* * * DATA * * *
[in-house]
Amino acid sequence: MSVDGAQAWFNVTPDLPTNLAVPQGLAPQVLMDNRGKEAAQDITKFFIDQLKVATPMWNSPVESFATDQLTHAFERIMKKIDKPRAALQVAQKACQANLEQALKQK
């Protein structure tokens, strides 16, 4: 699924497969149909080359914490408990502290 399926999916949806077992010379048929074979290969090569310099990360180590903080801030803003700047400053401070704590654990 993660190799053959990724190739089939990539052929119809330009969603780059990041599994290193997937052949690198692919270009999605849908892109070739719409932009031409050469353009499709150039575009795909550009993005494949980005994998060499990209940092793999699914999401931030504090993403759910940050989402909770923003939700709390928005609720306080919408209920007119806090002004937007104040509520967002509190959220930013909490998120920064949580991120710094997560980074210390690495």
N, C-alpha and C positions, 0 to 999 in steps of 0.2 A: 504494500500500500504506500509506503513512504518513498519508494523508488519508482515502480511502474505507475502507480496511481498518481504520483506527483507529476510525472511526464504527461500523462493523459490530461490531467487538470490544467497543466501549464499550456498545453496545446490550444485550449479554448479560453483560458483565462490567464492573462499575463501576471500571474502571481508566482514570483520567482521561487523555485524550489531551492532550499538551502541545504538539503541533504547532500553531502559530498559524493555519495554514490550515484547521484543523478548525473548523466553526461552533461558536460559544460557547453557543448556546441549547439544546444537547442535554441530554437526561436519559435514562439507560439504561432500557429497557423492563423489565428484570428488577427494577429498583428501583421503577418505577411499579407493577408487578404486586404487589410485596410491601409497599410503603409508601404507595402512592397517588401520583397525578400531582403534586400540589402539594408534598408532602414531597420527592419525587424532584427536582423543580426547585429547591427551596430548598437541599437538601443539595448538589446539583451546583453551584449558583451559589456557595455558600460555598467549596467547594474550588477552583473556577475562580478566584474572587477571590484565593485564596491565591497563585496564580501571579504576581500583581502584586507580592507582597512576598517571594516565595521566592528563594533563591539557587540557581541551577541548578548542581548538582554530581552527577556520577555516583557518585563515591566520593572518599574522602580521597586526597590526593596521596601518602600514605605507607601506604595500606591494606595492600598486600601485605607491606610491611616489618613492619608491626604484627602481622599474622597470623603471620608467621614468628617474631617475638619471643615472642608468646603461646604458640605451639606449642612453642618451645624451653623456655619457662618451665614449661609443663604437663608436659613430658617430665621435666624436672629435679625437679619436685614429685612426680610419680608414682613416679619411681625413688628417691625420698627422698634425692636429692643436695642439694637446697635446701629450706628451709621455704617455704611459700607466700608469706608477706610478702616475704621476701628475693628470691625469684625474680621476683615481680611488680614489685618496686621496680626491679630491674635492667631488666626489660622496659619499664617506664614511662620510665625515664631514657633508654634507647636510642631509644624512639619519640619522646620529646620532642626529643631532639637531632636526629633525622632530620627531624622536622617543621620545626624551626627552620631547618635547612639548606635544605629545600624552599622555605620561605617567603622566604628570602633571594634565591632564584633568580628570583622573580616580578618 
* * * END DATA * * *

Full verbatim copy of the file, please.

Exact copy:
[in-house]
Amino acid sequence: MSVDGAQAWFNVTPDLPTNLAVPQGLAPQVLMDNRGKEAAQDITKFFIDQLKVATPMWNSPVESFATDQLTHAFERIMKKIDKPRAALQVAQKACQANLEQALKQK
């Protein structure tokens, strides 16, 4: 699924497969149909080359914490408990502290 399926999916949806077992010379048929074979290969090569310099990360180590903080801030803003700047400053401070704590654990 993660190799053959990724190739089939990539052929119809330009969603780059990041599994290193997937052949690198692919270009999605849908892109070739719409932009031409050469353009499709150039575009795909550009993005494949980005994998060499990209940092793999699914999401931030504090993403759910940050989402909770923003939700709390928005609720306080919408209920007119806090002004937007104040509520967002509190959220930013909490998120920064949580991120710094997560980074210390690495």
N, C-alpha and C positions, 0 to 999 in steps of 0.2 A: 504494500500500500504506500509506503513512504518513498519508494523508488519508482515502480511502474505507475502507480496511481498518481504520483506527483507529476510525472511526464504527461500523462493523459490530461490531467487538470490544467497543466501549464499550456498545453496545446490550444485550449479554448479560453483560458483565462490567464492573462499575463501576471500571474502571481508566482514570483520567482521561487523555485524550489531551492532550499538551502541545504538539503541533504547532500553531502559530498559524493555519495554514490550515484547521484543523478548525473548523466553526461552533461558536460559544460557547453557543448556546441549547439544546444537547442535554441530554437526561436519559435514562439507560439504561432500557429497557423492563423489565428484570428488577427494577429498583428501583421503577418505577411499579407493577408487578404486586404487589410485596410491601409497599410503603409508601404507595402512592397517588401520583397525578400531582403534586400540589402539594408534598408532602414531597420527592419525587424532584427536582423543580426547585429547591427551596430548598437541599437538601443539595448538589446539583451546583453551584449558583451559589456557595455558600460555598467549596467547594474550588477552583473556577475562580478566584474572587477571590484565593485564596491565591497563585496564580501571579504576581500583581502584586507580592507582597512576598517571594516565595521566592528563594533563591539557587540557581541551577541548578548542581548538582554530581552527577556520577555516583557518585563515591566520593572518599574522602580521597586526597590526593596521596601518602600514605605507607601506604595500606591494606595492600598486600601485605607491606610491611616489618613492619608491626604484627602481622599474622597470623603471620608467621614468628617474631617475638619471643615472642608468646603461646604458640605451639606449642612453642618451645624451653623456655619457662618451665614449661609443663604437663608436659613430658617430665621435666624436672629435679625437679619436685614429685612426680610419680608414682613416679619411681625413688628417691625420698627422698634425692636429692643436695642439694637446697635446701629450706628451709621455704617455704611459700607466700608469706608477706610478702616475704621476701628475693628470691625469684625474680621476683615481680611488680614489685618496686621496680626491679630491674635492667631488666626489660622496659619499664617506664614511662620510665625515664631514657633508654634507647636510642631509644624512639619519640619522646620529646620532642626529643631532639637531632636526629633525622632530620627531624622536622617543621620545626624551626627552620631547618635547612639548606635544605629545600624552599622555605620561605617567603622566604628570602633571594634565591632564584633568580628570583622573580616580578618 